Proposed in 1947
Arizonans in Congress first proposed the Central Arizona Project in 1947, but it was blocked for years by California’s bigger and more powerful congressional delegation. Not until 1968, when a compromise guaranteed California a minimum supply each year from the Colorado, would California support the project.
Today, powerful pumps consume tremendous amounts of electric power to lift water more than 800 feet from Lake Havasu to the open aqueduct that will serve Phoenix.
This year, according to Thomas C. Clark, general manager of the Arizona Water Conservation District, less than 100,000 acre-feet of water will be delivered through the project. That is not enough to greatly affect Southern California, whose Metropolitan Water District is entitled to 1.2 million acre-feet a year from the Colorado.
But in 1986, Clark said, the figure will rise to between 200,000 and 300,000 acre-feet a year. By 1987, the project hopes to be supplying water to heavily agricultural Pinal County, south of Phoenix--raising total deliveries to possibly 500,000 acre-feet and hitting full project capacity of 1.6 million by 1989.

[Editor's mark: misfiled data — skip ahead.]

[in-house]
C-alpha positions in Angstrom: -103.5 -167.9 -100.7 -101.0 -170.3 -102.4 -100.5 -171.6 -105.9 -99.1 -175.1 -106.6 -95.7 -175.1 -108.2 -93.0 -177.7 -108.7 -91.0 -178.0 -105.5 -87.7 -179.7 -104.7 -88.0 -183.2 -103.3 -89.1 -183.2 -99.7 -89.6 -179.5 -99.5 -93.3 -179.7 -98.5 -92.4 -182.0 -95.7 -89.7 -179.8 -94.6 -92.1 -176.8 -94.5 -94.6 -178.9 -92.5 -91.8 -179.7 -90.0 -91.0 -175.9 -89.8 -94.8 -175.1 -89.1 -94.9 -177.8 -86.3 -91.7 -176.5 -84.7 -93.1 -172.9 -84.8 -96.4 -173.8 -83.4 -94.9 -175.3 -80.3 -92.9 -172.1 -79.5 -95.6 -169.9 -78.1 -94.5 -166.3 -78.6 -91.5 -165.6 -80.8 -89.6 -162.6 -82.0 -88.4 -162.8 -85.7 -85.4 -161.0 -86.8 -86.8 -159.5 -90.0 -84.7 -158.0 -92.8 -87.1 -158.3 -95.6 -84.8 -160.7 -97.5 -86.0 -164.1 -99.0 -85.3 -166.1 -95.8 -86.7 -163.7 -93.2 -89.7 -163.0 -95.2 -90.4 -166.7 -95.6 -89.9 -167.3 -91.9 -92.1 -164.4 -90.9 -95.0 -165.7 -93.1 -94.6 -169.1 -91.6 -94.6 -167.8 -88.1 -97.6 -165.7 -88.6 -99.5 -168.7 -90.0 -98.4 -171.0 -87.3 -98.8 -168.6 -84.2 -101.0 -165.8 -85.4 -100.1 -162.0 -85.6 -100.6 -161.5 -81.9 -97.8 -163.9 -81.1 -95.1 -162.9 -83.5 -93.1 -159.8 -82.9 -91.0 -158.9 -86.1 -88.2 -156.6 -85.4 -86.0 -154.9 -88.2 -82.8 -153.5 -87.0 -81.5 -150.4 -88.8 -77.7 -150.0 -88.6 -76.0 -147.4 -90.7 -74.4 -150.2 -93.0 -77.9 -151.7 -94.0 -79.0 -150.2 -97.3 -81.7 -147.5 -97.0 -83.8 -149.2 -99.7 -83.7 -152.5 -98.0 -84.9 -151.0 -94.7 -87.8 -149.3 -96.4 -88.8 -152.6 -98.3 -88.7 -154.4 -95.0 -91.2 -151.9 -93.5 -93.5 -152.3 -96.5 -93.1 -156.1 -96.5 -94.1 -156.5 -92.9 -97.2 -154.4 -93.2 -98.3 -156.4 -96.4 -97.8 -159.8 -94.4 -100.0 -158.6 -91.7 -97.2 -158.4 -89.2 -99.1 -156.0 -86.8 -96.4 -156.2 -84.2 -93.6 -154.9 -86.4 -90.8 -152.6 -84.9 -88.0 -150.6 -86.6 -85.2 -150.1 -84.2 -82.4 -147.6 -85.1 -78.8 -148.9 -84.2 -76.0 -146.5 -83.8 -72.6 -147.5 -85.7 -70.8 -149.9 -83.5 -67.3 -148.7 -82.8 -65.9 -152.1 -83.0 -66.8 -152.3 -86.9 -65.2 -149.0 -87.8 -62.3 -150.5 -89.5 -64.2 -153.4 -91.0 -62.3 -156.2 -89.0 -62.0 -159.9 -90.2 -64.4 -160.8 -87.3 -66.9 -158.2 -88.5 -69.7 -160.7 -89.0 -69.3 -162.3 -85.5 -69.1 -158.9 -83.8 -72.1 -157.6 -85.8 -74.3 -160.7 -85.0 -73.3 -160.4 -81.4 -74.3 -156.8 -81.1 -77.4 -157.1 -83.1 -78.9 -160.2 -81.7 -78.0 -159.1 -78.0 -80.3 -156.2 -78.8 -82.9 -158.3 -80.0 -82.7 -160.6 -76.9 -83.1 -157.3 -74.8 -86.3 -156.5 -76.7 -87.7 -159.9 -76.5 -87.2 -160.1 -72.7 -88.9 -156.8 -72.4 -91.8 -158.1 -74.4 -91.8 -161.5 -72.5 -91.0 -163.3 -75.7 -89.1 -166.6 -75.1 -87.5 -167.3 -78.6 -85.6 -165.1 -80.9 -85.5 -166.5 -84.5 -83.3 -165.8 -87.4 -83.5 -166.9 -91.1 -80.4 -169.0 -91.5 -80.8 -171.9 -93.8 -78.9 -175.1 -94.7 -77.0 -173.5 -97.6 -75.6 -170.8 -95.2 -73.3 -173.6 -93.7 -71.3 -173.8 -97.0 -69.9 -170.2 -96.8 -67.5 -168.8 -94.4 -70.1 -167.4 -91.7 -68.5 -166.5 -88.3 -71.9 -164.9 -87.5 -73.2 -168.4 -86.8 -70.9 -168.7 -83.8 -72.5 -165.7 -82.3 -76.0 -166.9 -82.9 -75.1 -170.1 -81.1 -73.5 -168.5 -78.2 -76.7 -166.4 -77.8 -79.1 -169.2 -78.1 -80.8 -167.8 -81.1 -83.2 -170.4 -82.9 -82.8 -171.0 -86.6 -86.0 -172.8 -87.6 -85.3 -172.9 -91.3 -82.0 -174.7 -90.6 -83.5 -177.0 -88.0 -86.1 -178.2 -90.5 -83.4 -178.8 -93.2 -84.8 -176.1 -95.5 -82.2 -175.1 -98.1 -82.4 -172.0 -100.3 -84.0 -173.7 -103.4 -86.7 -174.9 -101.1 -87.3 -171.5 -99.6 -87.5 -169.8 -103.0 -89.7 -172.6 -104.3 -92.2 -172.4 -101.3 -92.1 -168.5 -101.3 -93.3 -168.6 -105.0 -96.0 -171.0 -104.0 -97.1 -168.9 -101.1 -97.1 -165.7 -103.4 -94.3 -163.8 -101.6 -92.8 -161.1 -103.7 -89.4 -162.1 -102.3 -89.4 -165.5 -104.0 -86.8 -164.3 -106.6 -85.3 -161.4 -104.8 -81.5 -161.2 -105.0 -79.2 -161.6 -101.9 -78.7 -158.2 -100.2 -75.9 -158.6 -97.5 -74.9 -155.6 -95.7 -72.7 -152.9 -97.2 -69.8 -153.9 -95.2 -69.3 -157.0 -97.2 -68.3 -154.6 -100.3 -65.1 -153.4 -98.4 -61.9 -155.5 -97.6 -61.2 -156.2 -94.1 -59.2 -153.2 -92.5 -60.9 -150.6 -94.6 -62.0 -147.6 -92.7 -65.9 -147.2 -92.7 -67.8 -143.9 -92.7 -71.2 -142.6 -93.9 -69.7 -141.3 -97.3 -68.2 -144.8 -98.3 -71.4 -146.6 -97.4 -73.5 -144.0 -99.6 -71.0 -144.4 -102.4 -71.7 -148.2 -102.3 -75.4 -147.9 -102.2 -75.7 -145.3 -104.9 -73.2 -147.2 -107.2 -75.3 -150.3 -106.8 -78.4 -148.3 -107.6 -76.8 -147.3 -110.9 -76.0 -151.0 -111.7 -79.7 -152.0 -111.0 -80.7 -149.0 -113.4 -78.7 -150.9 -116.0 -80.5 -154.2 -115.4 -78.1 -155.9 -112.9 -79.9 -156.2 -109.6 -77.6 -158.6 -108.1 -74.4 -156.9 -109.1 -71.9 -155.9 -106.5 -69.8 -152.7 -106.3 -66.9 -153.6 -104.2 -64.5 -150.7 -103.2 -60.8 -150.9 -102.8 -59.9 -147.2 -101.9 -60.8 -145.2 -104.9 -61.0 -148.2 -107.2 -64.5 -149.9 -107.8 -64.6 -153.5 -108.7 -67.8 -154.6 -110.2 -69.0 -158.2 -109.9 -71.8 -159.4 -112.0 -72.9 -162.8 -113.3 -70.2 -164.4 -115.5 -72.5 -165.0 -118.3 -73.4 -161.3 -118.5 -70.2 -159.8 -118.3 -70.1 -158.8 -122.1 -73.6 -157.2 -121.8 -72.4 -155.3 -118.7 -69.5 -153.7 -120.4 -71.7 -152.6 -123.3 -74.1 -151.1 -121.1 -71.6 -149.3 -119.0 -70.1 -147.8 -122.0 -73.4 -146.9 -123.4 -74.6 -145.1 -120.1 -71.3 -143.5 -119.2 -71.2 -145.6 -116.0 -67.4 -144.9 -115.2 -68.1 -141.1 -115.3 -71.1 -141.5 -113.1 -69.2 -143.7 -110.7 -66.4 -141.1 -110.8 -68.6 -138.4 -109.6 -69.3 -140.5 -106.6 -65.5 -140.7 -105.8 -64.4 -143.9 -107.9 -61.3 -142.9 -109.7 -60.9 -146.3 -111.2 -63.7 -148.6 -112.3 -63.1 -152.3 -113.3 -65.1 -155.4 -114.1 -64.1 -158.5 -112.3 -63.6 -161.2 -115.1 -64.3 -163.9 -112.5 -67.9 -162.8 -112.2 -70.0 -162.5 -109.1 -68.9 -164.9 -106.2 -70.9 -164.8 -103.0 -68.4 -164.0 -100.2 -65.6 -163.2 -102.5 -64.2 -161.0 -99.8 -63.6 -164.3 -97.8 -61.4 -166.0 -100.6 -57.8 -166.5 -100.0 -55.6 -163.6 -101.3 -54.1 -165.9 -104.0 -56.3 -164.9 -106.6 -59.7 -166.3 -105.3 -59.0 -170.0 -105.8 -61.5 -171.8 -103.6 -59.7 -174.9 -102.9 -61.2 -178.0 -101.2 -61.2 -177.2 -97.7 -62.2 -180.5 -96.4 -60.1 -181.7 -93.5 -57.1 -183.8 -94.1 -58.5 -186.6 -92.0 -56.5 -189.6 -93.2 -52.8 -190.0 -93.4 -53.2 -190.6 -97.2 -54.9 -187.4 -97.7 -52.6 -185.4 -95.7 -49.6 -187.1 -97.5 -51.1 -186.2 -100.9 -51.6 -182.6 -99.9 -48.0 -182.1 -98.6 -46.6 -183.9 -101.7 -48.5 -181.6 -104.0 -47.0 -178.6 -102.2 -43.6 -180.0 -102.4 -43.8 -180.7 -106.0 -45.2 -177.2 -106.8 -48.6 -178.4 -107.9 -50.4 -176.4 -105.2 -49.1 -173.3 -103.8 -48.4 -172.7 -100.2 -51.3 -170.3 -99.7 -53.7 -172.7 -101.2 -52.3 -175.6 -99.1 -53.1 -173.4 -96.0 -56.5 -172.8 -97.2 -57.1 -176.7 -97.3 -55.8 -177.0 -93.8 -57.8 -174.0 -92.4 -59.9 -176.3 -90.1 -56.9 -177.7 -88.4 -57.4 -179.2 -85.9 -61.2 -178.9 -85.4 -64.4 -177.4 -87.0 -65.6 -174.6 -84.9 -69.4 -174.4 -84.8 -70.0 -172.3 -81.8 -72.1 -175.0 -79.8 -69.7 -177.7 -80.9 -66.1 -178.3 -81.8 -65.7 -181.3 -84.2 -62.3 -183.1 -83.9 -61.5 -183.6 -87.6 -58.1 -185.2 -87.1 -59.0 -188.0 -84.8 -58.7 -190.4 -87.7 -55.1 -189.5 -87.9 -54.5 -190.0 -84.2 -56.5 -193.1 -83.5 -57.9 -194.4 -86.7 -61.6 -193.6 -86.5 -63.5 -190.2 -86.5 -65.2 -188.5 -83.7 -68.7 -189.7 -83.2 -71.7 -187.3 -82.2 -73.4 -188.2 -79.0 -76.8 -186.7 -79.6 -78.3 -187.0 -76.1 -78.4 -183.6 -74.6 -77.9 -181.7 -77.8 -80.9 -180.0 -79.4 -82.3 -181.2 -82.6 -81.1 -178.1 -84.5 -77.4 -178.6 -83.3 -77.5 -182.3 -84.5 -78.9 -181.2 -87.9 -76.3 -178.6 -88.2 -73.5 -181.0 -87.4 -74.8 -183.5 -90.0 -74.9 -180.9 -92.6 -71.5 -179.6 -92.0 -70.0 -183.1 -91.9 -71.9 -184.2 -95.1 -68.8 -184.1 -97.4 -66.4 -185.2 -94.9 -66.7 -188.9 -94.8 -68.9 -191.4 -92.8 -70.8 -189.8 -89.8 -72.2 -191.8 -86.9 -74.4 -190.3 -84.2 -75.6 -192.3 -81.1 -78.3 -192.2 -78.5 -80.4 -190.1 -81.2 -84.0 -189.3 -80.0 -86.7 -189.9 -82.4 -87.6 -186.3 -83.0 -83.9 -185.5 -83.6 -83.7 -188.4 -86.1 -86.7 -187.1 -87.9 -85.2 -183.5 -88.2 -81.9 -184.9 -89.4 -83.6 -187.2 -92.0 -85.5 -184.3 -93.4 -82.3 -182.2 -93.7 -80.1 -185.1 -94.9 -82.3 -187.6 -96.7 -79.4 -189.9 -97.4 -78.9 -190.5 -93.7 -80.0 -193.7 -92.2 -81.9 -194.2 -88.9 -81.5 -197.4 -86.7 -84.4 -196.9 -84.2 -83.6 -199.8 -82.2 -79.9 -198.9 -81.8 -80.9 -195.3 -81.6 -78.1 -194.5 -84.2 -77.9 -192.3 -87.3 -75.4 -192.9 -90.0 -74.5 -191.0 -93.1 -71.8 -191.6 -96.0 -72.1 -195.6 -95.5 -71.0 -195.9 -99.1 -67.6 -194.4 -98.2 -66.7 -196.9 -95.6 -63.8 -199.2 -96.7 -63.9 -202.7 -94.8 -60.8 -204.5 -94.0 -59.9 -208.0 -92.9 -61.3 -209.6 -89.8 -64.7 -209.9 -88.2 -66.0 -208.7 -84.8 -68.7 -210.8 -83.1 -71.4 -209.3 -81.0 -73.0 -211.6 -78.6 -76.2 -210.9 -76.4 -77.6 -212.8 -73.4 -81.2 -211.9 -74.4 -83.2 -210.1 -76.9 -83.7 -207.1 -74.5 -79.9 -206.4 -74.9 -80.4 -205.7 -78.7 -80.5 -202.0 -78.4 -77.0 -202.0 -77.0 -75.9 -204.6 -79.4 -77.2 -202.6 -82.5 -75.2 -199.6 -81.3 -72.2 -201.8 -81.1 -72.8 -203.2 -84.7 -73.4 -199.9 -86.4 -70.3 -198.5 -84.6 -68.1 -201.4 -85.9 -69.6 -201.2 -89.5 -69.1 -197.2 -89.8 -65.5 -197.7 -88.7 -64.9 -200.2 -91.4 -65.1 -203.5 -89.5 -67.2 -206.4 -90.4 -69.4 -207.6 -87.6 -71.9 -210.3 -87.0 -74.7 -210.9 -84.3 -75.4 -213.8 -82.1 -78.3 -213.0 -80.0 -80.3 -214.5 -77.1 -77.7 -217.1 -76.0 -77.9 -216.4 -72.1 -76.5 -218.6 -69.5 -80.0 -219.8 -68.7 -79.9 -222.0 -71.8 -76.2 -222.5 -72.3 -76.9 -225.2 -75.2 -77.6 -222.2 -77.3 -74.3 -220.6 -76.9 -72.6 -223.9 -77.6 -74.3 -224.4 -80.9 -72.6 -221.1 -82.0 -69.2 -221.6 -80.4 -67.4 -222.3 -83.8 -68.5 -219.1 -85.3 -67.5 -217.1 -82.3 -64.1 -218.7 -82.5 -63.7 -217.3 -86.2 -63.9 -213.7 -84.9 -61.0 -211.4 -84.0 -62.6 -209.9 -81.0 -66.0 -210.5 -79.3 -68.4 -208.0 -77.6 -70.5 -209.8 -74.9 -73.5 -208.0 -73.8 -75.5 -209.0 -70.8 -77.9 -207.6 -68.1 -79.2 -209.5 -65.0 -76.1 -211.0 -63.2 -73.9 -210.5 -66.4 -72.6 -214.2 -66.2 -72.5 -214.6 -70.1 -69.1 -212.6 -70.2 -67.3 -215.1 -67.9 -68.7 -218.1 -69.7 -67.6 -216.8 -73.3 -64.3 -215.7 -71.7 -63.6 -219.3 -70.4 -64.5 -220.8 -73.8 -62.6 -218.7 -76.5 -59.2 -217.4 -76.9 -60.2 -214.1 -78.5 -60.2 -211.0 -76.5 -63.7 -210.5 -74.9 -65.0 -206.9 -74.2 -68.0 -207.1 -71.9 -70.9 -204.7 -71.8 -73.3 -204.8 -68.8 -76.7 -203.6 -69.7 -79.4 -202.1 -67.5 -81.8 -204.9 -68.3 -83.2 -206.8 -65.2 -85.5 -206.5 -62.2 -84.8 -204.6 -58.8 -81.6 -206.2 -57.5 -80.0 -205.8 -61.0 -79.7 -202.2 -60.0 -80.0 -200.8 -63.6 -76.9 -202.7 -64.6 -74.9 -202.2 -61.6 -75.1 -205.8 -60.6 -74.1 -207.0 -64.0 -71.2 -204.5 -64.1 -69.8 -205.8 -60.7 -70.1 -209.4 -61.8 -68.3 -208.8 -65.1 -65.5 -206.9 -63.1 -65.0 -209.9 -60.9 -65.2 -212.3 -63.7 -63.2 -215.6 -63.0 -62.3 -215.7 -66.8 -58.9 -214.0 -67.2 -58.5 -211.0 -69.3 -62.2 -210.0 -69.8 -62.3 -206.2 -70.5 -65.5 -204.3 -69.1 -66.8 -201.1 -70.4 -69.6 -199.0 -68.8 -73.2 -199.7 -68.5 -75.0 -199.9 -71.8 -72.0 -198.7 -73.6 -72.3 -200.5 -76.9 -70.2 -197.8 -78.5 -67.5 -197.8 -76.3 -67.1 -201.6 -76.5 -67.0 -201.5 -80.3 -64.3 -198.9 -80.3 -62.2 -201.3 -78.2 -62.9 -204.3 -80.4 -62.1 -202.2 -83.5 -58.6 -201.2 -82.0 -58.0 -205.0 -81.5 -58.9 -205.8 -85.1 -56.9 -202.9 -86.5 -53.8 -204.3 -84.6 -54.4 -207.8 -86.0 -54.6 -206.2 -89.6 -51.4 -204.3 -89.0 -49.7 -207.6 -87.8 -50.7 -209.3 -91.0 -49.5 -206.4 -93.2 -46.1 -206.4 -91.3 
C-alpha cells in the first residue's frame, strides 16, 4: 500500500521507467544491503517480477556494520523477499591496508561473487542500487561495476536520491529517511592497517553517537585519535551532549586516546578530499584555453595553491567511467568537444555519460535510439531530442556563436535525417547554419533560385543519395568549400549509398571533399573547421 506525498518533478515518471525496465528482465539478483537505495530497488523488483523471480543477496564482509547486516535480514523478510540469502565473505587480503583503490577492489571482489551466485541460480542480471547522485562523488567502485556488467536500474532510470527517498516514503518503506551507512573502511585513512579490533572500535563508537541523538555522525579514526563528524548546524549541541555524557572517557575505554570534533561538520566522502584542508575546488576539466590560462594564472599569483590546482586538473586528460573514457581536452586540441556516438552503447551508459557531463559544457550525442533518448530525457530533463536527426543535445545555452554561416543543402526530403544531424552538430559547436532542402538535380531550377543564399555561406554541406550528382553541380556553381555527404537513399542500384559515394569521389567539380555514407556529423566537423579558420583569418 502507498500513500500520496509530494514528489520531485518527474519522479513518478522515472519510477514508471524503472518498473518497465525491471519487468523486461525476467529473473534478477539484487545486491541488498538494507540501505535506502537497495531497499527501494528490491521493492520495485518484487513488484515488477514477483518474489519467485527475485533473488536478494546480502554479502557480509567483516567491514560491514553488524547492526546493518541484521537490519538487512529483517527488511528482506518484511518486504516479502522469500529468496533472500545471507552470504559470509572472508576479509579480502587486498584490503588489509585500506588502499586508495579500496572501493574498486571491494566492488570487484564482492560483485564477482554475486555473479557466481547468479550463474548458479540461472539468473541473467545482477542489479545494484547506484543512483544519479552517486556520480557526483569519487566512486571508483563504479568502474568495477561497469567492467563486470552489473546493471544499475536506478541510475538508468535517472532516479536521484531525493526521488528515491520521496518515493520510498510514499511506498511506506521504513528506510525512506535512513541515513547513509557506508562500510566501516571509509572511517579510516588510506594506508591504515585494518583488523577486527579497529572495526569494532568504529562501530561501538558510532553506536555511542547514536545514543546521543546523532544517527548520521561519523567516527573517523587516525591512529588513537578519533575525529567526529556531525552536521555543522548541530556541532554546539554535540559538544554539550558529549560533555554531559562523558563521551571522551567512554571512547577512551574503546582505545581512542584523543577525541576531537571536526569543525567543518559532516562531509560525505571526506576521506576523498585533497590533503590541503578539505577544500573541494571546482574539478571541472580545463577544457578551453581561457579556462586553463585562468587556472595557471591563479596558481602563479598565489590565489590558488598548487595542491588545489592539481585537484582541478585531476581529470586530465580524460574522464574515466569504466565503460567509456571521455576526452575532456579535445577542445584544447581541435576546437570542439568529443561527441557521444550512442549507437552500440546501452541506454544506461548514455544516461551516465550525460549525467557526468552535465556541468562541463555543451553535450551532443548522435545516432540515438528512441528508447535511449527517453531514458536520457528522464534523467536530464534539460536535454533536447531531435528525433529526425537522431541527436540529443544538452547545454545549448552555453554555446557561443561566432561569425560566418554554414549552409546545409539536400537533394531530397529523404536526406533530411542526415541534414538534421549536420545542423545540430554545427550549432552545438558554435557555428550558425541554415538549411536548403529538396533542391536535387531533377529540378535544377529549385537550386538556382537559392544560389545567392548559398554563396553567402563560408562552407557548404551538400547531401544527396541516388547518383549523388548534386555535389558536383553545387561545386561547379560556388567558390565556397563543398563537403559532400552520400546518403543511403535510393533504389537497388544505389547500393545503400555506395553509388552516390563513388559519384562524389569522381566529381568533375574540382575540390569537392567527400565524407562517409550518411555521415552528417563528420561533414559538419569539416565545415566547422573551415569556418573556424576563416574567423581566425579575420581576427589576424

That will reduce the MWD’s share of water by about half, from 1,212,000 acre-feet a year to less than 550,000.
The water will bring great changes to Arizona, which already has been transformed dramatically from the frontier days of 1880, when William Tecumseh Sherman, commanding general of the Army, toured what was then a territory. Seeing he was dismayed at the dry, sandy, hot landscape, a local booster told him all the place needed was less heat and more water. “That’s all Hell needs,” Sherman replied.
One of the most significant changes has been a decline in agriculture in the Phoenix and Tucson areas. The state is pushing the farmers out of business by raising the price of their water and by imposing a strict legal limit on how much water can be pumped from underground. That limit will force them to use Central Arizona Project water.
Primarily for Farms
The project had been intended primarily to serve farms. Between 80% to 90% of the water was to go to agriculture. But now, a major purpose is to provide water for urban growth in Phoenix and Tucson, and officials estimate that only 50% of the water will go for agriculture.